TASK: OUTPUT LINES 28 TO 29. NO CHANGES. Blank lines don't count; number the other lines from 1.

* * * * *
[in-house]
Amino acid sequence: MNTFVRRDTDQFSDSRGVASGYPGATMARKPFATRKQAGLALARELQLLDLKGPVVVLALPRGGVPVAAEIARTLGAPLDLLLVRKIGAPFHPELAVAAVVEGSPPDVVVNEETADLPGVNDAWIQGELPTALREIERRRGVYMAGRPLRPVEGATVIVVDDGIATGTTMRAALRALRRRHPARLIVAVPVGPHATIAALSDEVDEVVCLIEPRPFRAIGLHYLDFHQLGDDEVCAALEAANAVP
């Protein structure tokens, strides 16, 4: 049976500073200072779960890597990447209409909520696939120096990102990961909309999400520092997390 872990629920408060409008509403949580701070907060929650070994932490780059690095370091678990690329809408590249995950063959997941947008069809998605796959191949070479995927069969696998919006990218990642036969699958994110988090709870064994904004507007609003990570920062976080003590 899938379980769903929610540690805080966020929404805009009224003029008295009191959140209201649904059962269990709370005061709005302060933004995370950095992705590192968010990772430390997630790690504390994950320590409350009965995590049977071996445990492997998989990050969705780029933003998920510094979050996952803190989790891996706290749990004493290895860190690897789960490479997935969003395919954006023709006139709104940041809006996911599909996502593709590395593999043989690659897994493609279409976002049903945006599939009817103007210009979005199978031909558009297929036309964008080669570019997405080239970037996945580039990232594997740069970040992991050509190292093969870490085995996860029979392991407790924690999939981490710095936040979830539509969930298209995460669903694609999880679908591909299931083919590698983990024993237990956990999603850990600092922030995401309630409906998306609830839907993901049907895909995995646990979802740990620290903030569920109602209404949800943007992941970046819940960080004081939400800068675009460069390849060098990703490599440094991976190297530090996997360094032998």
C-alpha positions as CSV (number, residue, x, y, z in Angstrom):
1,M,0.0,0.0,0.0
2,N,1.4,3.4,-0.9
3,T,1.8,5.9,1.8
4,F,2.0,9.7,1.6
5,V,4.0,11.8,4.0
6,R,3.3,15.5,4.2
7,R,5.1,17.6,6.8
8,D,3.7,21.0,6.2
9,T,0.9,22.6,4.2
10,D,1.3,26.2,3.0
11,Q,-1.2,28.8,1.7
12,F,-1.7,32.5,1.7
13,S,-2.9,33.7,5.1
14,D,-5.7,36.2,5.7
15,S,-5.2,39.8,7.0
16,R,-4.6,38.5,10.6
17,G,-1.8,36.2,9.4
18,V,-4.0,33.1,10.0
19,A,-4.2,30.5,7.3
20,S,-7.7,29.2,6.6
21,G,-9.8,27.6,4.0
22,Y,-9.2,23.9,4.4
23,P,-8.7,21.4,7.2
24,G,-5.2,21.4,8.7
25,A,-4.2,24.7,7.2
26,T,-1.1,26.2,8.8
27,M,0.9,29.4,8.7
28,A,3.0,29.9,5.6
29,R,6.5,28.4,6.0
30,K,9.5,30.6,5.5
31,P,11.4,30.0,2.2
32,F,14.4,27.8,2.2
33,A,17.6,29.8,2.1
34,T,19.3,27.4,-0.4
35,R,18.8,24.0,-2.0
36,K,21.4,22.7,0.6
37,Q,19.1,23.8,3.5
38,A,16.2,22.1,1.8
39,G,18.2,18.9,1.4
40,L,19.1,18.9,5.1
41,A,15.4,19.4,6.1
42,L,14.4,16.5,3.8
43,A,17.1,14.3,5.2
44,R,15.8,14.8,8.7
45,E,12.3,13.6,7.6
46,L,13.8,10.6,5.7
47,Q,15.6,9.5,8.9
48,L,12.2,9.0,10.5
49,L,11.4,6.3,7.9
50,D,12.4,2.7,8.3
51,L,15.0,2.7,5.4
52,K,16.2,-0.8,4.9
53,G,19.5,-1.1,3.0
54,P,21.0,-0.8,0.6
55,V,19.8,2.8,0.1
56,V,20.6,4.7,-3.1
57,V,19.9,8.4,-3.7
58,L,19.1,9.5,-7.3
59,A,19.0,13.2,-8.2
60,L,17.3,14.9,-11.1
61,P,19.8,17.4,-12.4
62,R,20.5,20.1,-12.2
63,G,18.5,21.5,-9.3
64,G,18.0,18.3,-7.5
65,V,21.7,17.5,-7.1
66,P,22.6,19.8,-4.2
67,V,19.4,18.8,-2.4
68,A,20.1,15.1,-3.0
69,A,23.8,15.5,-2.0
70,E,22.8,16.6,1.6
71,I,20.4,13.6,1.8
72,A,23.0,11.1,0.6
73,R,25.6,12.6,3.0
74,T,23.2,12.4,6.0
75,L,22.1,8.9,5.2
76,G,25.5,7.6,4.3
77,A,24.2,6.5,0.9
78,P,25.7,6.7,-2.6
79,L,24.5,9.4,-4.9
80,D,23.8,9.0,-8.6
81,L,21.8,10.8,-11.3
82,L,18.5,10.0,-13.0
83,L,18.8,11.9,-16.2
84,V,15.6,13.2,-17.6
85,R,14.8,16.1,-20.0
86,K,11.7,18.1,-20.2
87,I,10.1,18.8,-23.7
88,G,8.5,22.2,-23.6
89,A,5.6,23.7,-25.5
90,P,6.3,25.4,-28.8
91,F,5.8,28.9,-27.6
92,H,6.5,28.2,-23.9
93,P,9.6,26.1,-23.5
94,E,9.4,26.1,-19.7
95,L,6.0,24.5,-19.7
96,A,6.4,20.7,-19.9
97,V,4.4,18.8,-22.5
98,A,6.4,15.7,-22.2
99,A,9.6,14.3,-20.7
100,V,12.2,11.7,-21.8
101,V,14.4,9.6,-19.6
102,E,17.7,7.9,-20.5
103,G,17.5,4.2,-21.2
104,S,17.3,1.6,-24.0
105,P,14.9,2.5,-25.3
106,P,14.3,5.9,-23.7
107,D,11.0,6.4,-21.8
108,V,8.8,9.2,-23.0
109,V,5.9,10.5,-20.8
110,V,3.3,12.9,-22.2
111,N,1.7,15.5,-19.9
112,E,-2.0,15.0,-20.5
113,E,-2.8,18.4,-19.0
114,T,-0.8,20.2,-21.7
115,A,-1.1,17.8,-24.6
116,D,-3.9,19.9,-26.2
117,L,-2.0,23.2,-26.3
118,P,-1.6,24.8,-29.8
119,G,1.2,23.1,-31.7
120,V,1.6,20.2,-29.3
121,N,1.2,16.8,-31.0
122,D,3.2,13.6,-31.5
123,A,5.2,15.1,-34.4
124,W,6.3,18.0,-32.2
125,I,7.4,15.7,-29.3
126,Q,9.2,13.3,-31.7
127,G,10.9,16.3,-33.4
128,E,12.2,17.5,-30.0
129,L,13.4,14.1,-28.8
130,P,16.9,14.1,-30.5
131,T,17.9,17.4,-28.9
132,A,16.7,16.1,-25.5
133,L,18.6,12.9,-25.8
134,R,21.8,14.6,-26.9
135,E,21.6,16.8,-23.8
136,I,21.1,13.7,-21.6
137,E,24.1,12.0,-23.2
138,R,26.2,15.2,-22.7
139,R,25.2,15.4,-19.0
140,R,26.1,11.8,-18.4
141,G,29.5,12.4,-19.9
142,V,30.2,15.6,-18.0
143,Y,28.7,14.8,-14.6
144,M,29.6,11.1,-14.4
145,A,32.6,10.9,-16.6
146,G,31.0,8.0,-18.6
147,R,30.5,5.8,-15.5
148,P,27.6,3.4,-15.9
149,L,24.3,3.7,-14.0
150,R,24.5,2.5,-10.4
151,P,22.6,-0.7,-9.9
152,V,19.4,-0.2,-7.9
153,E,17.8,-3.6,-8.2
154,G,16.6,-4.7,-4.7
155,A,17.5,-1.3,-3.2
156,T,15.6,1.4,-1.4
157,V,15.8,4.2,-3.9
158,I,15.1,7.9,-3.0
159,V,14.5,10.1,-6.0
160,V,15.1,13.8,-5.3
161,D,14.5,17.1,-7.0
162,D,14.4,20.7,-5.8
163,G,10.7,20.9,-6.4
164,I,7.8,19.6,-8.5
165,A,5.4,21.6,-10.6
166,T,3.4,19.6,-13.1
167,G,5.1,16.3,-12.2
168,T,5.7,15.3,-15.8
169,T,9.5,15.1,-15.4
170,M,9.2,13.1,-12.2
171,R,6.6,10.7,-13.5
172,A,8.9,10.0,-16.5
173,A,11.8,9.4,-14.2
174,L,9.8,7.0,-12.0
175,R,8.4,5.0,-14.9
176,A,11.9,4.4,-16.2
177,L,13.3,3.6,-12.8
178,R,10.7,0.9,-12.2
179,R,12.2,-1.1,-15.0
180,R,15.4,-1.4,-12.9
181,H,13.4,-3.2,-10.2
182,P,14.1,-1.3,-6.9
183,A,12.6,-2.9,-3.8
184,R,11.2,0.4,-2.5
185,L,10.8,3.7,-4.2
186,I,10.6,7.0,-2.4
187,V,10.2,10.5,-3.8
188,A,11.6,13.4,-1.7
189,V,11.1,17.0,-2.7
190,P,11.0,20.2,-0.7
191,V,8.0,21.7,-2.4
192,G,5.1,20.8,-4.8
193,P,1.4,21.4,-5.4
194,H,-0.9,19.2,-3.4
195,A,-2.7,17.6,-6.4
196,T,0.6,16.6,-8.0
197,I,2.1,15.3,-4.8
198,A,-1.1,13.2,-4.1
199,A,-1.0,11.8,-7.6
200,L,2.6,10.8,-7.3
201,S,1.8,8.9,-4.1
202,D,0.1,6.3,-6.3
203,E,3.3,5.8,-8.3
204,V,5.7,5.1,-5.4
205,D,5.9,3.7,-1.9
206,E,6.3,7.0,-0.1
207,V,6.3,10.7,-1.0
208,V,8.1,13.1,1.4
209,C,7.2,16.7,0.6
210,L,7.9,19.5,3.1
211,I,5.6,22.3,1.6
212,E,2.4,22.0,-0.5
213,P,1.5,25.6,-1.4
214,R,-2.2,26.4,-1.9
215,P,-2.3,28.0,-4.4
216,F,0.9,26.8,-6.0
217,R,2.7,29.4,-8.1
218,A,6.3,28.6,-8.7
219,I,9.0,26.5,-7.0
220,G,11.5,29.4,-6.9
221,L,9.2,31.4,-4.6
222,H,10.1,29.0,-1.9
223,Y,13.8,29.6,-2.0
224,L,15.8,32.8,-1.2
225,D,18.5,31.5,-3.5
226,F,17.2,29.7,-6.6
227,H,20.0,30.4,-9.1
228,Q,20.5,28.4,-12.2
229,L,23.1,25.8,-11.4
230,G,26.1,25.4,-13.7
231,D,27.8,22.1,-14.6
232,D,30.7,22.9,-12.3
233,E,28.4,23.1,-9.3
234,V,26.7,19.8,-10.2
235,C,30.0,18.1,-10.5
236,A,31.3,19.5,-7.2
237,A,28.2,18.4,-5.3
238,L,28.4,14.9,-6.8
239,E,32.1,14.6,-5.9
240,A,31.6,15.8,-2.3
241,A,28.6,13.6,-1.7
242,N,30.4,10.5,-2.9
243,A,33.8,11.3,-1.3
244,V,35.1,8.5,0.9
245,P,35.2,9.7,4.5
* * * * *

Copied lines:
24,G,-5.2,21.4,8.7
25,A,-4.2,24.7,7.2